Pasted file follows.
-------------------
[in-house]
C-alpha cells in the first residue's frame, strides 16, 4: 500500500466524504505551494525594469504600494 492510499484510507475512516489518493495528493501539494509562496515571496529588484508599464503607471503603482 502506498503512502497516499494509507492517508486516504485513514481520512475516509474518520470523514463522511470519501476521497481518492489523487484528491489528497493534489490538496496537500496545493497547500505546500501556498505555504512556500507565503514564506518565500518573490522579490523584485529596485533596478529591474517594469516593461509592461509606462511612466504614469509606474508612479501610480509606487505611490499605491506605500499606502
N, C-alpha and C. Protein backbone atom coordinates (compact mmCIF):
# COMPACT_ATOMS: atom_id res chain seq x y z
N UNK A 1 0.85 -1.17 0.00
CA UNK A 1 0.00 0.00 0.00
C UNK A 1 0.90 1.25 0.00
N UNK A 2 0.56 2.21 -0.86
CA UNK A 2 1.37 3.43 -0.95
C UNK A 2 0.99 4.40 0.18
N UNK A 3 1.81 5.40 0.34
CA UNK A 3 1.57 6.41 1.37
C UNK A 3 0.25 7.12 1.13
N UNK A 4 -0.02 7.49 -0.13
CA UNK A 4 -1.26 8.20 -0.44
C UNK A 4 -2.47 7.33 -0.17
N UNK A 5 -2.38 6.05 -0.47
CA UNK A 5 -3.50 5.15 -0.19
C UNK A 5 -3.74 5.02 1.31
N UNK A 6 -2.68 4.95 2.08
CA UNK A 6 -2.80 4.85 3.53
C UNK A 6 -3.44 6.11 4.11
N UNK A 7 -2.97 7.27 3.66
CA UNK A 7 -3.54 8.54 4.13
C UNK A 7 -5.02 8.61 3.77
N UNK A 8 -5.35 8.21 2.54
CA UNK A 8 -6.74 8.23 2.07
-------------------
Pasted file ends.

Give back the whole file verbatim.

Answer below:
[in-house]
C-alpha cells in the first residue's frame, strides 16, 4: 500500500466524504505551494525594469504600494 492510499484510507475512516489518493495528493501539494509562496515571496529588484508599464503607471503603482 502506498503512502497516499494509507492517508486516504485513514481520512475516509474518520470523514463522511470519501476521497481518492489523487484528491489528497493534489490538496496537500496545493497547500505546500501556498505555504512556500507565503514564506518565500518573490522579490523584485529596485533596478529591474517594469516593461509592461509606462511612466504614469509606474508612479501610480509606487505611490499605491506605500499606502
N, C-alpha and C. Protein backbone atom coordinates (compact mmCIF):
# COMPACT_ATOMS: atom_id res chain seq x y z
N UNK A 1 0.85 -1.17 0.00
CA UNK A 1 0.00 0.00 0.00
C UNK A 1 0.90 1.25 0.00
N UNK A 2 0.56 2.21 -0.86
CA UNK A 2 1.37 3.43 -0.95
C UNK A 2 0.99 4.40 0.18
N UNK A 3 1.81 5.40 0.34
CA UNK A 3 1.57 6.41 1.37
C UNK A 3 0.25 7.12 1.13
N UNK A 4 -0.02 7.49 -0.13
CA UNK A 4 -1.26 8.20 -0.44
C UNK A 4 -2.47 7.33 -0.17
N UNK A 5 -2.38 6.05 -0.47
CA UNK A 5 -3.50 5.15 -0.19
C UNK A 5 -3.74 5.02 1.31
N UNK A 6 -2.68 4.95 2.08
CA UNK A 6 -2.80 4.85 3.53
C UNK A 6 -3.44 6.11 4.11
N UNK A 7 -2.97 7.27 3.66
CA UNK A 7 -3.54 8.54 4.13
C UNK A 7 -5.02 8.61 3.77
N UNK A 8 -5.35 8.21 2.54
CA UNK A 8 -6.74 8.23 2.07